Certain epilepsy drugs taken during pregnancy may impair children's normal brain development, suggests research reported in the Journal of Neurology, Neurosurgery and Psychiatry .
A retrospective survey was carried out in 1998 of over 1,000 women between the ages of 16 and 30 who were registered with the Mersey Regional Epilepsy Clinic.
The research, headed by Professor David Chadwick of the Walton Centre for Neurology in Liverpool, found that children whose mothers had taken anti-epilepsy drugs during pregnancy were 50 per cent more likely to have "additional educational needs" than those whose mothers had not taken the drugs. These needs referred to "statementing", attendance at special needs schools or extra help with mainstream schooling.
Those whose mothers had taken valproate alone had a threefold increased risk of additional educational needs. Those whose mothers had taken a combination of drugs, including valproate, had over twice the risk. Carbamazepine taken alone was not associated with an increased risk.
The authors conclude that because of the retrospective nature of the survey, findings should be treated with caution, adding that over 90 per cent of pregnancies in women with epilepsy are not problematic. But they say, there is growing concern over the risks of developmental delay in children whose mothers take drugs for epilepsy, and valproate may carry particular risks about which prospective mothers need to be informed.
British Epilepsy Association (BEA) have commented on the findings of the research:
"This study highlights the crucial need for all women with epilepsy and taking anti epileptic medication to seek preconception counseling before planning a family. This is so they can receive advice from an epilepsy specialist about the medication they are taking and discuss the risks and benefits. This will ensure they are stablised on an appropriate anti epileptic drug to maintain seizure control while being of the lowest possible risk to the developing foetus (some women who are seizure free may be able to withdraw anti epileptic medication, however this would need to be under medical supervision).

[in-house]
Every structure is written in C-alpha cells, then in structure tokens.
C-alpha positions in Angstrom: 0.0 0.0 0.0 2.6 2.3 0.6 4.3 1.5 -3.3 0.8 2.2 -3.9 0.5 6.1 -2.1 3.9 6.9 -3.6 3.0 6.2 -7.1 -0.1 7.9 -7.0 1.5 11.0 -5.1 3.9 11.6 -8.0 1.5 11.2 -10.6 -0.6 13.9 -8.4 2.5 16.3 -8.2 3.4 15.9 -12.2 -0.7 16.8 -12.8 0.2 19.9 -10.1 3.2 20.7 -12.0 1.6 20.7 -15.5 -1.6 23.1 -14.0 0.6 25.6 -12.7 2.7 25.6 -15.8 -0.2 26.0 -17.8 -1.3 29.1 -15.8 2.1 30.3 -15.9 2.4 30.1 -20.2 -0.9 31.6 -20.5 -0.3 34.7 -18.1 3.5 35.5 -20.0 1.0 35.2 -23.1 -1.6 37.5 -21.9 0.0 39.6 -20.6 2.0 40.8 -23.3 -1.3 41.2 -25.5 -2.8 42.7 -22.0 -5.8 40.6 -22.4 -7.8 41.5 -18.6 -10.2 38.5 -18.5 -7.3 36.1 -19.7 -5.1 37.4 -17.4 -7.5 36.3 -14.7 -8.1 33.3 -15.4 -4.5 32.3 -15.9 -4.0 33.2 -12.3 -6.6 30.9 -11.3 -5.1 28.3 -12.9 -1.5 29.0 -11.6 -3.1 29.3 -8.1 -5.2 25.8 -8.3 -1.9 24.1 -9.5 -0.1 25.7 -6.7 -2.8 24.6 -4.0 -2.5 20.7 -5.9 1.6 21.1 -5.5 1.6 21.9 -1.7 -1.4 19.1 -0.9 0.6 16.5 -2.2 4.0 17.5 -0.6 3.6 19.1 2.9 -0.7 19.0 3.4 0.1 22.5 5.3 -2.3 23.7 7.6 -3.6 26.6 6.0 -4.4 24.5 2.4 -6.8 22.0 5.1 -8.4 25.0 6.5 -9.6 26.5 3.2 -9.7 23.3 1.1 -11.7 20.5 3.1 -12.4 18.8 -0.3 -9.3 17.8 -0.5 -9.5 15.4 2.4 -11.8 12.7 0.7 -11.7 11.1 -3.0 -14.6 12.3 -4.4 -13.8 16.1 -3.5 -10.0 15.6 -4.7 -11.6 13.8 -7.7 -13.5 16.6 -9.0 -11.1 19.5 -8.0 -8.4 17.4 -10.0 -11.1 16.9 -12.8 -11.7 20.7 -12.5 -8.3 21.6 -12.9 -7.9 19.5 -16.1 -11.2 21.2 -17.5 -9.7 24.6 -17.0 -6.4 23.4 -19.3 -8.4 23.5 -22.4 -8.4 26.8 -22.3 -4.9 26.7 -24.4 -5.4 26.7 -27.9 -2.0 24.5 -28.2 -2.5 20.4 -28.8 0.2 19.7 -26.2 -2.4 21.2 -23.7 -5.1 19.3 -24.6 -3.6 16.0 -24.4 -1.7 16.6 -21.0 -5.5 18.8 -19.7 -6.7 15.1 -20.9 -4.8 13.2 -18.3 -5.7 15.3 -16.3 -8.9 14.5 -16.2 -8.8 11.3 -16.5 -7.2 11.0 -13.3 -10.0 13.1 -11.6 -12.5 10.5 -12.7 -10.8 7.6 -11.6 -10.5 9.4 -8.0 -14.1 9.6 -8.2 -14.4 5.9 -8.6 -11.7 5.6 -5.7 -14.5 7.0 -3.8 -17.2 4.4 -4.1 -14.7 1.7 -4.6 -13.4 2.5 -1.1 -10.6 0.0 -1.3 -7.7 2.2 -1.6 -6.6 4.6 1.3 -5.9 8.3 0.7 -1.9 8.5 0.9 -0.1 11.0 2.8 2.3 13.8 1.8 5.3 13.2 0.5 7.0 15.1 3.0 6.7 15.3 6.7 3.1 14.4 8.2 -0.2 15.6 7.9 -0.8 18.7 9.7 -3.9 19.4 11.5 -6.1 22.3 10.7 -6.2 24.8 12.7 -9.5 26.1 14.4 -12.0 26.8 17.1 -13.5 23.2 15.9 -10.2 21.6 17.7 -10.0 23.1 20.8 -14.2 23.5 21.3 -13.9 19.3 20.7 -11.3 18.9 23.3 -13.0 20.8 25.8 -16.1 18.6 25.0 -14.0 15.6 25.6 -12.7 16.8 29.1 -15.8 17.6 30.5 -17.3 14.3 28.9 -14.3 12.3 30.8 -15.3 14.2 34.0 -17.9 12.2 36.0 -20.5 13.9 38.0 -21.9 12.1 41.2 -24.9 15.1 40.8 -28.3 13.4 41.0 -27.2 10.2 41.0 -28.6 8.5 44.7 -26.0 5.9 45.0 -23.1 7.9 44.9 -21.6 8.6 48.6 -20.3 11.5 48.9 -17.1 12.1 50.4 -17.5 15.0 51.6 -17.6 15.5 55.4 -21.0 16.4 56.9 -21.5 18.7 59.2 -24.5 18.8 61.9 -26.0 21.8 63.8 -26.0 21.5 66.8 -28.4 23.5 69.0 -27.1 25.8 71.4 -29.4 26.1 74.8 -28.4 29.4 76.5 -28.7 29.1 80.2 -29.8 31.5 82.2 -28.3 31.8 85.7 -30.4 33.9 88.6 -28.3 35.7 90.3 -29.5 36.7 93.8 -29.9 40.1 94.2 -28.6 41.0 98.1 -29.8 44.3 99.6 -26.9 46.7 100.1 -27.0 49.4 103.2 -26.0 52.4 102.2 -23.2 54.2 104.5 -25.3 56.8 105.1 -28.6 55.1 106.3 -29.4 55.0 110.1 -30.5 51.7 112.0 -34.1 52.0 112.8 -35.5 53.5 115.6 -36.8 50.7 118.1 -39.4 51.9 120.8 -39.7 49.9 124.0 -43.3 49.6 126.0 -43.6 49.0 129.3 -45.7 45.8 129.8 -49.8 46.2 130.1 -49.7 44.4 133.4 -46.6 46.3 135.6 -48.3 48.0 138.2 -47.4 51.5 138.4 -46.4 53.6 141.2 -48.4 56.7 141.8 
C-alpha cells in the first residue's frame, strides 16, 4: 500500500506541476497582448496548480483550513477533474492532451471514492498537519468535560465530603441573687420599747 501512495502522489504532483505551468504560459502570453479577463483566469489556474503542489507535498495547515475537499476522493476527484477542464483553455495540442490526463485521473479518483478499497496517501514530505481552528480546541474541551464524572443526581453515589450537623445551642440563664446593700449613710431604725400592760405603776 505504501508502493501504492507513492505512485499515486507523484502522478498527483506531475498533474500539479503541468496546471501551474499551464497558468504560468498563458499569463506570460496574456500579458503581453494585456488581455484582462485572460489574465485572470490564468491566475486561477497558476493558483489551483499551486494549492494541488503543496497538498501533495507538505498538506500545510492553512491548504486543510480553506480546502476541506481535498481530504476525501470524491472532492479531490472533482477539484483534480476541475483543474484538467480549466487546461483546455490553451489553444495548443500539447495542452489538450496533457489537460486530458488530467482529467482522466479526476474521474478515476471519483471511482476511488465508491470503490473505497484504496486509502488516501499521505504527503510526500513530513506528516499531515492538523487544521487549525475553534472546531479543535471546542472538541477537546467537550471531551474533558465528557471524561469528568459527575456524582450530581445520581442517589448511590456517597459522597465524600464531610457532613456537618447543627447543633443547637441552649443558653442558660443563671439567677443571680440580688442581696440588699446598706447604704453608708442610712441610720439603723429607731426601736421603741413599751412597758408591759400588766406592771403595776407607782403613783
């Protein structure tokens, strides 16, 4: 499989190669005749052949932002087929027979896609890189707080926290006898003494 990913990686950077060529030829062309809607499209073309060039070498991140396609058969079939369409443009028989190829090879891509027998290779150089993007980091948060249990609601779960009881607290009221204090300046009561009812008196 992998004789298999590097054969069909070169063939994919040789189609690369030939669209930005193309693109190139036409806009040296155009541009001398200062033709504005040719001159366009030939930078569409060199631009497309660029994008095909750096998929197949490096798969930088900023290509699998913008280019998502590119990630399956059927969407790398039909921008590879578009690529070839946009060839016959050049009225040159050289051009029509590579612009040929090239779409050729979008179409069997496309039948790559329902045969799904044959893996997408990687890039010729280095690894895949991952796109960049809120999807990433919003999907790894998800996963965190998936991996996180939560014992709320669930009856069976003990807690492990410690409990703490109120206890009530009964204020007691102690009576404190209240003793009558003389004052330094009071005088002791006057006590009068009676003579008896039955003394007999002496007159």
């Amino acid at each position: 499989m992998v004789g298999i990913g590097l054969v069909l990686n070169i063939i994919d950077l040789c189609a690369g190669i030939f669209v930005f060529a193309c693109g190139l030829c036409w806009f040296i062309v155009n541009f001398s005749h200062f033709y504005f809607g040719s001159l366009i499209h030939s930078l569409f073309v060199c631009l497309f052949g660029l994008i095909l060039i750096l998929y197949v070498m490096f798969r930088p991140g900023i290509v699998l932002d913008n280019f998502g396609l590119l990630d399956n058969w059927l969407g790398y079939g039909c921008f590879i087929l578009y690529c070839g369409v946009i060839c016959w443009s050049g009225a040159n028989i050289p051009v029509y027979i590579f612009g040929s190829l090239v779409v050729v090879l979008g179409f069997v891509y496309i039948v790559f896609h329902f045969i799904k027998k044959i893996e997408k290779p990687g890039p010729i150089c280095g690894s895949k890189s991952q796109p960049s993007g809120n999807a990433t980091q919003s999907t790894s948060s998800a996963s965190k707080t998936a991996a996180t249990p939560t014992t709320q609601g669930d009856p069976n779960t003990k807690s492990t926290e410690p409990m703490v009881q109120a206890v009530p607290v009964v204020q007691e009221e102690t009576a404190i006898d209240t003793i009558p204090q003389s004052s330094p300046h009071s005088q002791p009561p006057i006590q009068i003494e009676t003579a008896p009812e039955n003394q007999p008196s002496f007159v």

"It’s vital that woman do not stop taking their medication. This in itself could be dangerous as it could trigger recurrent or more severe seizures.
"As the research itself suggests ’the findings should be treated with caution’. The majority of women with epilepsy carry and give birth to perfectly healthy children. Which drug is prescribed to treat epilepsy depends on a number of individual factors such as type of epilepsy, gender and reaction to a particular drug. All anti epileptic medication carries a risk of side effects and there are no ‘safe’ drugs in pregnancy however the ideal is to minimize risk to foetus and control seizures.
"Some of the ‘newer’ drugs are thought to pose less of a risk but research is still ongoing. Some of the ‘older’ anti epileptic drugs of which sodium valproate is one are thought to be of ‘’high risk’’ and it is recommended that they are avoided, withdrawn or where necessary substituted before conception wherever possible. This should be done under supervision of an epilepsy specialist."
Dr Tim Betts, runs a pre- conception counseling clinic at Birmingham University Seizure Clinic and is BEA’s Medical Advisor. He comments:
“As the report states 90 per cent of pregnancies in women with epilepsy are not problematic. Most of those that are problematic could probably be avoided by careful preconception counseling geared towards a proper risk assessment in the light of present knowledge and the careful withdrawal of high risk drugs like valproate, substituting drugs thought to be safer where necessary. There is increasing evidence to suggest that wherever possible woman of child bearing potential should avoid valproate. This research is important as it confirms clinical suspicions that many of us have long held and confirms our clinical practice here.”